The Conjure-Man Dies

A Mystery Tale of Dark Harlem
Rudolph Fisher
The first known mystery written by an African-American, set in 1930s Harlem


Originally published in 1932, The Conjure-Man Dies is the first known mystery novel written by an African-American. Rudolph Fisher, one of the principal writers of the Harlem Renaissance, weaves an intricate story of a native African king, who, after receiving a degree from Harvard University, settles into Harlem in the 1930s. He becomes a "conjure-man," a fortune-teller, a mysterious figure who remains shrouded in darkness while his clients sit directly across from him, singly bathed in light. It is in this configuration that one of these seekers os the revelation of fate discovers he is speaking to a dead man. Thus a complex mystery begins, involving suspects and characters who are vividly and richly portrayed, and who dramatically illuminate for the reader a time, a place, and a people that have been sadly neglected in American literature.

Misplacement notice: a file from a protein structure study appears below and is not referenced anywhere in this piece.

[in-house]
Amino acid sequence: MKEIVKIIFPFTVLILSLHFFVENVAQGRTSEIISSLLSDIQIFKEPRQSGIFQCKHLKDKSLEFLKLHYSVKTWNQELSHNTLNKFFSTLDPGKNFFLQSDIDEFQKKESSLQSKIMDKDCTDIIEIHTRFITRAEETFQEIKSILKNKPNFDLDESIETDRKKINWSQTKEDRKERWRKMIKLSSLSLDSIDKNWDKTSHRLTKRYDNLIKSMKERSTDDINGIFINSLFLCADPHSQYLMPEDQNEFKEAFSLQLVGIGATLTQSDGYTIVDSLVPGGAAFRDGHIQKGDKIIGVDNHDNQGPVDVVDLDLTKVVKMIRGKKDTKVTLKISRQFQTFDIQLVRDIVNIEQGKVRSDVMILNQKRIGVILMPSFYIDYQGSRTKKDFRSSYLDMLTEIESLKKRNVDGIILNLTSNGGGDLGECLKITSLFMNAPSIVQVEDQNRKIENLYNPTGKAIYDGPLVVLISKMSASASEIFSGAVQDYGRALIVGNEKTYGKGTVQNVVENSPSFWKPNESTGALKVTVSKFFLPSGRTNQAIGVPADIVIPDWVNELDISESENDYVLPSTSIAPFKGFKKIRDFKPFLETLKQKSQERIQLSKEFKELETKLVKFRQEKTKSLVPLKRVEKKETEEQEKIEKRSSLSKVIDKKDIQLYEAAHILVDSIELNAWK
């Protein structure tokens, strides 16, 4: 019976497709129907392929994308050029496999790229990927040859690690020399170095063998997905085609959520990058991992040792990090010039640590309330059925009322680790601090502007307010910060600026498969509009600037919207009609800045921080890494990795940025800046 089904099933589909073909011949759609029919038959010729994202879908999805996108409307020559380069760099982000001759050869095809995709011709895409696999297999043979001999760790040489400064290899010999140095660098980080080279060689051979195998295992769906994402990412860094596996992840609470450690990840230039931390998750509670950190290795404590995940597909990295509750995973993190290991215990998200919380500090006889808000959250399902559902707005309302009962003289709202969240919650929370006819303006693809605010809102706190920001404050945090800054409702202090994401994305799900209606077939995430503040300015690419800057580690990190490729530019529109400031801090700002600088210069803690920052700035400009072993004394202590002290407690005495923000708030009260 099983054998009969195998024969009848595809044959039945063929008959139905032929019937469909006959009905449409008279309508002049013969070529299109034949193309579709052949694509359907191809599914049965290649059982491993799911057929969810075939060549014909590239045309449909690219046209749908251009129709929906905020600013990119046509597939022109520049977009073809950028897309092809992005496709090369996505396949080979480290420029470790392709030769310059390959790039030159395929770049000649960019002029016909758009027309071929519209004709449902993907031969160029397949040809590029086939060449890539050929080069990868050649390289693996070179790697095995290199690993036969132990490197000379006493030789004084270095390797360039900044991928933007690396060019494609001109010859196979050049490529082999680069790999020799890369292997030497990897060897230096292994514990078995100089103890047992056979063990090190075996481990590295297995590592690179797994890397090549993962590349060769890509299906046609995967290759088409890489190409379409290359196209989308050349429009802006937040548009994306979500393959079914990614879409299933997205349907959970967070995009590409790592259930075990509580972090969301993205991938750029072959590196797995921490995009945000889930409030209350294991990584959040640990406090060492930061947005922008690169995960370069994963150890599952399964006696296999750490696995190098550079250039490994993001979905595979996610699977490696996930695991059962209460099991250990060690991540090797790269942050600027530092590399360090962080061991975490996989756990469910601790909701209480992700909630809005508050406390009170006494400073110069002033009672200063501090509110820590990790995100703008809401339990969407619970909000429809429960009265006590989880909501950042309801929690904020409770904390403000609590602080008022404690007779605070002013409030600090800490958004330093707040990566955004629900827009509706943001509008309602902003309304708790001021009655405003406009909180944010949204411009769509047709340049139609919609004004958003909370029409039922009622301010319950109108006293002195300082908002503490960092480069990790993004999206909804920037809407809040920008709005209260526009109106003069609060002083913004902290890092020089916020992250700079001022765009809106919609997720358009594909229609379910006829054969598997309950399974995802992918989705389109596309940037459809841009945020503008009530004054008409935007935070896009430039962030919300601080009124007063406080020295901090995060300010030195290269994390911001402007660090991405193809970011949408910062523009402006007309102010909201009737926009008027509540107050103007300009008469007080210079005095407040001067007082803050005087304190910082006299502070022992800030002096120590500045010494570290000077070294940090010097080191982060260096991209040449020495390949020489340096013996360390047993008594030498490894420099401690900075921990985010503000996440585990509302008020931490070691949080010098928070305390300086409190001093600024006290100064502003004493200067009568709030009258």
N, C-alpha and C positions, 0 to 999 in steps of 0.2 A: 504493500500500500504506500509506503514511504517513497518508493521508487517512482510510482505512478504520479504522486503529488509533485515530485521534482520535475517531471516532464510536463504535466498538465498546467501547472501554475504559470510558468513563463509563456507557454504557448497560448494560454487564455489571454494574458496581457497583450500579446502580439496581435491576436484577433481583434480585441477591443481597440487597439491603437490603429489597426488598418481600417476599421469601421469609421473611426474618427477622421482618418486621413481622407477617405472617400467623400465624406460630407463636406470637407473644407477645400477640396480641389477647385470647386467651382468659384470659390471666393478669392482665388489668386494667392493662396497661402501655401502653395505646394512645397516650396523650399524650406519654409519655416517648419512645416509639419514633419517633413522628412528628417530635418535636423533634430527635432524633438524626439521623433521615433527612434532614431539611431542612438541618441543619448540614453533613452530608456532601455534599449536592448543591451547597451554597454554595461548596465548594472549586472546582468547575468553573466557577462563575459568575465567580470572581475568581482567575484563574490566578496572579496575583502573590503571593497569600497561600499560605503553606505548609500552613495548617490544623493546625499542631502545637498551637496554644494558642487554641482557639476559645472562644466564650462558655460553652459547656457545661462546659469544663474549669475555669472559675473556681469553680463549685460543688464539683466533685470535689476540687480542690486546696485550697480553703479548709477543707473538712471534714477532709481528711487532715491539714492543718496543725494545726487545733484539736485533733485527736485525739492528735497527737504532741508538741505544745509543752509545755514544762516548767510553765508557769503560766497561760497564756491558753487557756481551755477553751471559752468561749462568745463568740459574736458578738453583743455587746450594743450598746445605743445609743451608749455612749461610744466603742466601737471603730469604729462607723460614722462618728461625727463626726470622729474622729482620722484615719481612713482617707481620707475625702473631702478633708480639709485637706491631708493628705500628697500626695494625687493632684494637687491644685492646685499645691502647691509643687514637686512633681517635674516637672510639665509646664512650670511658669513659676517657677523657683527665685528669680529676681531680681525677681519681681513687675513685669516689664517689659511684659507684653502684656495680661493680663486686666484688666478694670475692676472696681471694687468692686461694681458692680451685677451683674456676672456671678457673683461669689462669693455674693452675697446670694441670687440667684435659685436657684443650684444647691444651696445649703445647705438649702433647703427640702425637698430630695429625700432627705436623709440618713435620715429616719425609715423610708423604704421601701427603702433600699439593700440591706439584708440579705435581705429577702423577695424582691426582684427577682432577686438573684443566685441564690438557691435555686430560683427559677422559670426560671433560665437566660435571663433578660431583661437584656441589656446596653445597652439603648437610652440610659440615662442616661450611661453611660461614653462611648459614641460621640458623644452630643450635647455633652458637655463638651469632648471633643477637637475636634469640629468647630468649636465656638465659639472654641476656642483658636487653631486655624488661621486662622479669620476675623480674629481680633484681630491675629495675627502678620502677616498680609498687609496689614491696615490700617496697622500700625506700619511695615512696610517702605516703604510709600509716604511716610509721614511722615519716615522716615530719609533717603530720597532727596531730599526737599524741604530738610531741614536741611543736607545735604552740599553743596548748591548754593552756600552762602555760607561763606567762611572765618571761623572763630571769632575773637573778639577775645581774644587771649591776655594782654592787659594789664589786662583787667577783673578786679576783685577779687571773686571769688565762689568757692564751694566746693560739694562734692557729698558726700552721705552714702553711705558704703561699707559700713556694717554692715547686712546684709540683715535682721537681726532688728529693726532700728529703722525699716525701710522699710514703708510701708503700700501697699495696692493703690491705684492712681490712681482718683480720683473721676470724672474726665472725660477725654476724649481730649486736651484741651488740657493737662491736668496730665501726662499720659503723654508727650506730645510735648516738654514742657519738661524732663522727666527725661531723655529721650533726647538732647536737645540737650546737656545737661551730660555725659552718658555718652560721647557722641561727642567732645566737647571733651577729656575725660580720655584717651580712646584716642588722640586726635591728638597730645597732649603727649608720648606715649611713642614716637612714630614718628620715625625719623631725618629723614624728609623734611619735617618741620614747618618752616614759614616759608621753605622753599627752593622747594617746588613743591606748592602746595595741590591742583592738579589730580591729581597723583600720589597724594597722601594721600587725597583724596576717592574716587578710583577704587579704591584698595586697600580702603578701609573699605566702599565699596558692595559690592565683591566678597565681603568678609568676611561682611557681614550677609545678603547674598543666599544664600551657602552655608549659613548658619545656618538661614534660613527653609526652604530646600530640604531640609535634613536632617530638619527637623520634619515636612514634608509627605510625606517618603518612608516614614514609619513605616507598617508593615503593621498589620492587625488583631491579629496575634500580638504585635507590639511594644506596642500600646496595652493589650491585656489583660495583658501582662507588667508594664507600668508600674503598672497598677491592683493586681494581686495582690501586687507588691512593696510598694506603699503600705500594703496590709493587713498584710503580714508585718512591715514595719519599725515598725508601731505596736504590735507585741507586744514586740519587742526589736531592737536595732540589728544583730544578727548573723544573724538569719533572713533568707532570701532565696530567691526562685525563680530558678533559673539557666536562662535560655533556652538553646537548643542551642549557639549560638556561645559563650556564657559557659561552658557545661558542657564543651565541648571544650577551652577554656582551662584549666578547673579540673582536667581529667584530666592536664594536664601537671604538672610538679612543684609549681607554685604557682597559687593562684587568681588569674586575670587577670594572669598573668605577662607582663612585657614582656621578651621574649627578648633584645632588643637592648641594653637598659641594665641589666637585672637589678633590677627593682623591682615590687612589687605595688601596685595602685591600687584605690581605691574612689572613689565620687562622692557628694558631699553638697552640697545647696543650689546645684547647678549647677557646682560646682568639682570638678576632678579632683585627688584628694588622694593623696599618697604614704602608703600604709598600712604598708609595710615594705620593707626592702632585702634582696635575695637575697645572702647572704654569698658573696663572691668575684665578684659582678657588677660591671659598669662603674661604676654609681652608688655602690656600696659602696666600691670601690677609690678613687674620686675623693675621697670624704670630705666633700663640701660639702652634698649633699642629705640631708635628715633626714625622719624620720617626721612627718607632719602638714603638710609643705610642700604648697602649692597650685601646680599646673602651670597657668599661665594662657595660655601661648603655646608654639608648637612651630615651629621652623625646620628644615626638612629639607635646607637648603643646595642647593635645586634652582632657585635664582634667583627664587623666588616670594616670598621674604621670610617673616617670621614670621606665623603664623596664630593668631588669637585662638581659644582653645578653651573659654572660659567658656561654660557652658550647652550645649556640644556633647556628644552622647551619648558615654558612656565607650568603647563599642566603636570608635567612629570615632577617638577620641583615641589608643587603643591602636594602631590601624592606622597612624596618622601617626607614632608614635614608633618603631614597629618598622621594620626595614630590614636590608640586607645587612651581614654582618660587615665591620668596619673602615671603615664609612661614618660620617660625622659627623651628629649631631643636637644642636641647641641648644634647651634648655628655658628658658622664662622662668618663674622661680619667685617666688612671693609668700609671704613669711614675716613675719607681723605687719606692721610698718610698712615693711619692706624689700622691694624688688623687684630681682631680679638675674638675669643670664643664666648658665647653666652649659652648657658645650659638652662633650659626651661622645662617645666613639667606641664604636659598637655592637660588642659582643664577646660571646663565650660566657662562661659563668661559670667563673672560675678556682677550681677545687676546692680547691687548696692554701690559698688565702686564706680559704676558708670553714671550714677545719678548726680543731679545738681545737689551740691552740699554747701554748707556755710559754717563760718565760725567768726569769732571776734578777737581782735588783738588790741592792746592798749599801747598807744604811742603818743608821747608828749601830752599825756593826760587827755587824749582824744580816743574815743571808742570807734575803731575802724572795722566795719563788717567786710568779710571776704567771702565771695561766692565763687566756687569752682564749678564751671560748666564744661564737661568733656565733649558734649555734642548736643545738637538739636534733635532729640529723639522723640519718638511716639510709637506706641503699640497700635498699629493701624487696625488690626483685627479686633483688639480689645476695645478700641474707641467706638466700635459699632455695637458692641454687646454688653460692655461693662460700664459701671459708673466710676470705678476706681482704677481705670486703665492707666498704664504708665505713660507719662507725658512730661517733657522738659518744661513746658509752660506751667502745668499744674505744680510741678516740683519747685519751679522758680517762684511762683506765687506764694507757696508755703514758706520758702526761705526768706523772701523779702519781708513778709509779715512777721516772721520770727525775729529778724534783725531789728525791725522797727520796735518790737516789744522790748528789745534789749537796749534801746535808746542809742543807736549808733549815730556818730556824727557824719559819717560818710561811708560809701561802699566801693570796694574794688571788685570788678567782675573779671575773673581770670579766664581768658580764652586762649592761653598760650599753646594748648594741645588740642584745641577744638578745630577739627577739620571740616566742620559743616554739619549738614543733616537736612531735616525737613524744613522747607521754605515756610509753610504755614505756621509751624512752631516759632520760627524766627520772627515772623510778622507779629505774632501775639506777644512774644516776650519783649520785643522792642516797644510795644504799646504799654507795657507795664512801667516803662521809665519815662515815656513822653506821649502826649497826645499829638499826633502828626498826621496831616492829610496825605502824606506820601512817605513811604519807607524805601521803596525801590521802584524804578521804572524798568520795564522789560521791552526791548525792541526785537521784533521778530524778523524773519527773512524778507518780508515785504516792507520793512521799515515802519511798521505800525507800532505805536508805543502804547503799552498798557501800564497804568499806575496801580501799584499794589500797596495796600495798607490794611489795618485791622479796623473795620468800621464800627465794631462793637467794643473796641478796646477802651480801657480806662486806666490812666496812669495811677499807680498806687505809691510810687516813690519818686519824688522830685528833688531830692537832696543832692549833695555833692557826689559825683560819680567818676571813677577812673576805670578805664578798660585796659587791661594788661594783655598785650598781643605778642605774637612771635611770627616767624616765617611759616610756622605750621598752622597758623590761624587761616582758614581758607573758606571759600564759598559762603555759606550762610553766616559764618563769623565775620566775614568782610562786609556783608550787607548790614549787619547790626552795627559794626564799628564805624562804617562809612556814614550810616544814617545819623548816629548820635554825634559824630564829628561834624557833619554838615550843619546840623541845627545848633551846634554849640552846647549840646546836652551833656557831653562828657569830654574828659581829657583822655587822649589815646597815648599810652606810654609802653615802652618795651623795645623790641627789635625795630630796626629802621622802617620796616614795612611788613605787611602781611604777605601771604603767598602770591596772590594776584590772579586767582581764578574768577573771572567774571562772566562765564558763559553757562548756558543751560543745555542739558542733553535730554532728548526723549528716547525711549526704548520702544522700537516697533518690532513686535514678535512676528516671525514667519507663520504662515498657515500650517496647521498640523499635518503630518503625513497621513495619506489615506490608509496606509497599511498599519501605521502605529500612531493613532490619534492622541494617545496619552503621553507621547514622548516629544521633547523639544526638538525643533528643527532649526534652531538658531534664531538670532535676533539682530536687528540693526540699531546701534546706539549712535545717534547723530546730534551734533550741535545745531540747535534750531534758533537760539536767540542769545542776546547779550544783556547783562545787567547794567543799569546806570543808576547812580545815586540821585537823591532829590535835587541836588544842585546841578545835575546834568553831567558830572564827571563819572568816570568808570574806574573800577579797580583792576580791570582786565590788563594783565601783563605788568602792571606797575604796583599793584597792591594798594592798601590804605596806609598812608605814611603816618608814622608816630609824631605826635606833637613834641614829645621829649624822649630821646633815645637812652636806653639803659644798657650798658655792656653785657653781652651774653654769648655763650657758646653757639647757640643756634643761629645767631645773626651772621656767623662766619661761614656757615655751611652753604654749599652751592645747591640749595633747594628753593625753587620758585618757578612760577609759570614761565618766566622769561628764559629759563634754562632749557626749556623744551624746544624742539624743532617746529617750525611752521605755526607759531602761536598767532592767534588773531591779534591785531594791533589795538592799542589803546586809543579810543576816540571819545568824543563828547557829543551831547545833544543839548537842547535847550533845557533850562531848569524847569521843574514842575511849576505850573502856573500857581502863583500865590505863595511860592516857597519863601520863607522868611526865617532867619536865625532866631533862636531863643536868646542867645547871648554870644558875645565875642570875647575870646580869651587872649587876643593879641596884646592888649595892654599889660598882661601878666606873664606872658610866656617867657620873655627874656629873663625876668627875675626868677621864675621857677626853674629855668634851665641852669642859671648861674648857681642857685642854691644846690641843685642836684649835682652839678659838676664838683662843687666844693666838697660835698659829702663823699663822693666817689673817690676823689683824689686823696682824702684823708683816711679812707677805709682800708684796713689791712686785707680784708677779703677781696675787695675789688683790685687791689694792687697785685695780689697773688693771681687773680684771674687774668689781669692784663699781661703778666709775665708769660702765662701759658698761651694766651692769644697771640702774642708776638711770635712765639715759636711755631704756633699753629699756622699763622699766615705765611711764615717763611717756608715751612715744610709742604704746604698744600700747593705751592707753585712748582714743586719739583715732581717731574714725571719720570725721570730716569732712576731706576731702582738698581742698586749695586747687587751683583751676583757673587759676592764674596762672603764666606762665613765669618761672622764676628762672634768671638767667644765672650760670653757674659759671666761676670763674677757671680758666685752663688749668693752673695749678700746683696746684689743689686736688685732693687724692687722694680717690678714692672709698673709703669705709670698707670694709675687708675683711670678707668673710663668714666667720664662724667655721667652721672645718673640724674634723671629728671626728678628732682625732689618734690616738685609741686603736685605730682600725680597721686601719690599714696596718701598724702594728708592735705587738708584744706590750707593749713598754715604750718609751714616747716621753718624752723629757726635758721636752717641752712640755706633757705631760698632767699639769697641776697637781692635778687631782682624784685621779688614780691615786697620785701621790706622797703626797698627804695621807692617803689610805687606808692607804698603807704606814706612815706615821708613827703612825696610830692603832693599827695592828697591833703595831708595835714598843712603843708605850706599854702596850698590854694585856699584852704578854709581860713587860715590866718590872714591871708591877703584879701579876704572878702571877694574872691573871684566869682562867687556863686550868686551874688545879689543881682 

Rudolph Fisher, physician and writer, was the author of several detective novels and short stories. Dr. Fisher, who lived most of his life in Harlem and in Jamaica, Long Island, died at the age of 37 in 1934.

Product Details

  • 5.25 x 8.
  • 320pp.
Available for sale worldwide

  • Paper
  • 1992
  • Available
  • 978-0-472-06492-2

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  • $18.95 U.S.